Good bye FeedAPI, hello Feeds!

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With the launch of Managing News we have released Feeds, the intended successor of FeedAPI. Feeds is a next generation import and aggregation API that applies lessons learned from three years of intensive work with aggregation in Drupal. This is one of the outcomes of our work on Managing News that we are most excited about. We’d like to again thank the Knight Foundation for their vision to support the improvement of fundamental aggregation tools for Drupal, which helped create Feeds. In this post I’d like to explain the reasons for building a new aggregation and import API, the design goals for it, and what this is going to mean for FeedAPI.

It’s over two years now since a conversation at OSCON led Ken Rickard to post the Aggregator API proposal. That resulted in the successful Google Summer of Code project, Feed API, which has been developed and maintained largely by Aron Novak. Since then, we have used FeedAPI on many (perhaps most) of our projects and we have dedicated significant resources toward improving and extending it.

Over time, the flexibility of FeedAPI’s architecture started to pay off. For instance, we used it to aggregate RSS and Atom in Managing News, import compressed CSV crime feeds for Stumble Safely, and create events from iCal feeds for Open Atrium. Feed Element Mapper gave us granular control over mapping feeds to Drupal content. A series of contrib modules mushroomed to plug into FeedAPI to offer additional functionality.

However, as we addressed these and many other use cases with FeedAPI, its limitations became clear.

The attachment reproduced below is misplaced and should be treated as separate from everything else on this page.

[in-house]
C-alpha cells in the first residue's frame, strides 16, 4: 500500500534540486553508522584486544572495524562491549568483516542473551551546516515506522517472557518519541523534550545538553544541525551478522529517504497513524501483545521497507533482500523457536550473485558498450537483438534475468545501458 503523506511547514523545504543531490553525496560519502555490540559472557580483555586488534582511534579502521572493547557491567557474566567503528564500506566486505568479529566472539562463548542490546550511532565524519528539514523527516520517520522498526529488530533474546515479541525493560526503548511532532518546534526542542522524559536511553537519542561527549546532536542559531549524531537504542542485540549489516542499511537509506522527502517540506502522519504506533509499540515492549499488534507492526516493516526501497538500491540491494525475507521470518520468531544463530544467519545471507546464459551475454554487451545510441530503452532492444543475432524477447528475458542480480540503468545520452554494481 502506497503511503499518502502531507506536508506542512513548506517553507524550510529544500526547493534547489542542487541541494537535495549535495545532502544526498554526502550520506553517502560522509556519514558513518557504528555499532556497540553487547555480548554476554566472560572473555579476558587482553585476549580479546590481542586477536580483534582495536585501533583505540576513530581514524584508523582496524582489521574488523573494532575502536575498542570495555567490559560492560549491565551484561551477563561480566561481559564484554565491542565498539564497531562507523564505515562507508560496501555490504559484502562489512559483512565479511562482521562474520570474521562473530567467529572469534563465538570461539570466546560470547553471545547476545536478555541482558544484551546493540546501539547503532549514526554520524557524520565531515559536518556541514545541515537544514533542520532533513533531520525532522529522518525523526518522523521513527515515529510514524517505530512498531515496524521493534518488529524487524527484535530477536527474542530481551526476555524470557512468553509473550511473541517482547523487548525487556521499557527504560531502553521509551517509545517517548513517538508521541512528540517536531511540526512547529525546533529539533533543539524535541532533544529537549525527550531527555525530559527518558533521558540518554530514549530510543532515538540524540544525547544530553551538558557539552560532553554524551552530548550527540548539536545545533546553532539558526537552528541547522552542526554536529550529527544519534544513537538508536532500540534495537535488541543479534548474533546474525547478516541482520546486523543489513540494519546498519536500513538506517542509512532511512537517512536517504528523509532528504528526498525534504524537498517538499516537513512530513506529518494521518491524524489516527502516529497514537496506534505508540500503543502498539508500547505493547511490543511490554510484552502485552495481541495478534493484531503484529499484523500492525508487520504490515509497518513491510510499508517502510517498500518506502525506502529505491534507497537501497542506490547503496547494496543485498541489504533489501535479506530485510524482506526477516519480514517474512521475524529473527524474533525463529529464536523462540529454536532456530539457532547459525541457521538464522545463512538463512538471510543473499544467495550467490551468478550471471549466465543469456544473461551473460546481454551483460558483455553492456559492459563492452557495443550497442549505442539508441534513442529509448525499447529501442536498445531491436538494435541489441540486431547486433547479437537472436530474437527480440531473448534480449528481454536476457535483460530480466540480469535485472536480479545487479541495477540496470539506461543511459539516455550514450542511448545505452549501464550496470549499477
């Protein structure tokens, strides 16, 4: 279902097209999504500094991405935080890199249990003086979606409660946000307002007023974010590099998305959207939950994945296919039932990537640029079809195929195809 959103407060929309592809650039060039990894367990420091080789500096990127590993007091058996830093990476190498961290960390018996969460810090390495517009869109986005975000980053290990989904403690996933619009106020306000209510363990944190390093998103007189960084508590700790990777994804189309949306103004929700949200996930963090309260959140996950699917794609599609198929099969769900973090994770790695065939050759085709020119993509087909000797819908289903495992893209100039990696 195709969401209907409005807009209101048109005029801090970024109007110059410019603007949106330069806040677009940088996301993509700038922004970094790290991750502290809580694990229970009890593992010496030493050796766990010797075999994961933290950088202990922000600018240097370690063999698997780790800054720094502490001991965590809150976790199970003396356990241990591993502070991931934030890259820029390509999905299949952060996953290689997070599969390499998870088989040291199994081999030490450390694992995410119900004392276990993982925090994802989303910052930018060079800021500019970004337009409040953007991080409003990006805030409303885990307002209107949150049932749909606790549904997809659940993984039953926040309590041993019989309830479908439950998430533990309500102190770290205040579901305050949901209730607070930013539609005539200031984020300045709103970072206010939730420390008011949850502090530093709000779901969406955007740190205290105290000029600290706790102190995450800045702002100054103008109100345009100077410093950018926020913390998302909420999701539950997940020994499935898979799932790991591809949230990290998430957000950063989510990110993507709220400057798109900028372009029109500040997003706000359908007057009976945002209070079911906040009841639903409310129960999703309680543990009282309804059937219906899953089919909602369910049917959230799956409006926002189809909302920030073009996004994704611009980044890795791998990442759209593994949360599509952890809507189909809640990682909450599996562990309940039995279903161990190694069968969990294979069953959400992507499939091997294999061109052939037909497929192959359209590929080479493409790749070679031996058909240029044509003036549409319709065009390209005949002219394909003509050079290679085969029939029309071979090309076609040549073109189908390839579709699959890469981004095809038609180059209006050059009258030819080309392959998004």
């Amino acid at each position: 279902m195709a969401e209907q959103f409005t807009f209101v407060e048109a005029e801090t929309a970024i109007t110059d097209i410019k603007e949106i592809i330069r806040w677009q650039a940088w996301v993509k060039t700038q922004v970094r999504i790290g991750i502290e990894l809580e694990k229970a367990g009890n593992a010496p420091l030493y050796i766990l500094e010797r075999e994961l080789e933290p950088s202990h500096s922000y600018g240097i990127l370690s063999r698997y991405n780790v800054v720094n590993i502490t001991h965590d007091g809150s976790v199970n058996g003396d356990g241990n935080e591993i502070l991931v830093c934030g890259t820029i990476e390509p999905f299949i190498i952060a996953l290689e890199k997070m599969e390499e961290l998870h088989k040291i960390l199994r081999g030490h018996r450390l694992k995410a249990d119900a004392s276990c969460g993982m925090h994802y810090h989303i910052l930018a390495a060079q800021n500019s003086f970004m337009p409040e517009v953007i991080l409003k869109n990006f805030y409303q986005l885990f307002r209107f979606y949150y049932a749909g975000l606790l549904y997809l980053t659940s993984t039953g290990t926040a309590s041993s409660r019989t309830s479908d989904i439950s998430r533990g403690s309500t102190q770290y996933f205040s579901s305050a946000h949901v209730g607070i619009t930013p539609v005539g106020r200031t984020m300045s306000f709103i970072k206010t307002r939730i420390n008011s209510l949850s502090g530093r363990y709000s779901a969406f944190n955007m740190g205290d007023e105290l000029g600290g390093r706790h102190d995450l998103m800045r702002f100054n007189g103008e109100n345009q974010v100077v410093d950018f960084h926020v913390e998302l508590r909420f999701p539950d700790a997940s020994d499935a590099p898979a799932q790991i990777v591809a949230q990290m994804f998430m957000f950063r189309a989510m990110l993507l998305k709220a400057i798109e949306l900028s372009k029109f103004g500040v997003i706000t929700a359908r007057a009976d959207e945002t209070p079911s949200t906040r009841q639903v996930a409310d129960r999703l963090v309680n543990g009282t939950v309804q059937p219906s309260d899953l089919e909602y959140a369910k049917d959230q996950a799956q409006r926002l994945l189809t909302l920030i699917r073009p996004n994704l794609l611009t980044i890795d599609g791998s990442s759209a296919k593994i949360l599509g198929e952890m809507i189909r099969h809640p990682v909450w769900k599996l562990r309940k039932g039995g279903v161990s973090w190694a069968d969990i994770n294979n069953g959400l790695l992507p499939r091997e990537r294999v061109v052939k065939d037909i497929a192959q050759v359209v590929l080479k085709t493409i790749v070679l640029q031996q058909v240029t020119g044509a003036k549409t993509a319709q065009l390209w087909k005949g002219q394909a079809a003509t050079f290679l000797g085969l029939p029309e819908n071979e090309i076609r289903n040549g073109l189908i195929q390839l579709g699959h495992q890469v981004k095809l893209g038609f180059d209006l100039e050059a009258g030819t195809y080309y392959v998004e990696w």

Limitations of FeedAPI

  • FeedAPI assumes that feeds are loaded via HTTP; file support has been added, but still feels alien.
  • Parsers are responsible for fetching feeds; fetching mechanisms (HTTP or file) are hard or impossible to reuse.
  • Exotic feed formats forced many FeedAPI developers to fork parsers.
  • Mapping is done by a separate module which leads to complex code.
  • FeedAPI assumes an aggregation use case. Feeds as nodes and a baked-in scheduler make sense in this context, but there is no reason for it to be the only use. Aggregation is essentially just periodic import.
  • FeedAPI is a child of PHP4. As such, object-oriented techniques that would allow for a more efficient API aren’t used.
  • FeedAPI configurations are not exportable to code which hampers development workflow and makes FeedAPI awkward to use in install profiles.

As many of these issues slowed down day to day development for us, design debt became critical to address.

The goals for the rewrite

We took the launch of Managing News as an excuse to push hard on a rewrite of FeedAPI with these goals in mind:

  • Exportability
  • Better and cleaner extensibility
  • Suitable for aggregation and data import jobs
  • Comparable or better performance
  • Suitable for pulling from files, pulling from HTTP or pushing through HTTP

What’s in the box

On October 20th, we released the first version of Feeds. If you download Feeds today you’ll get: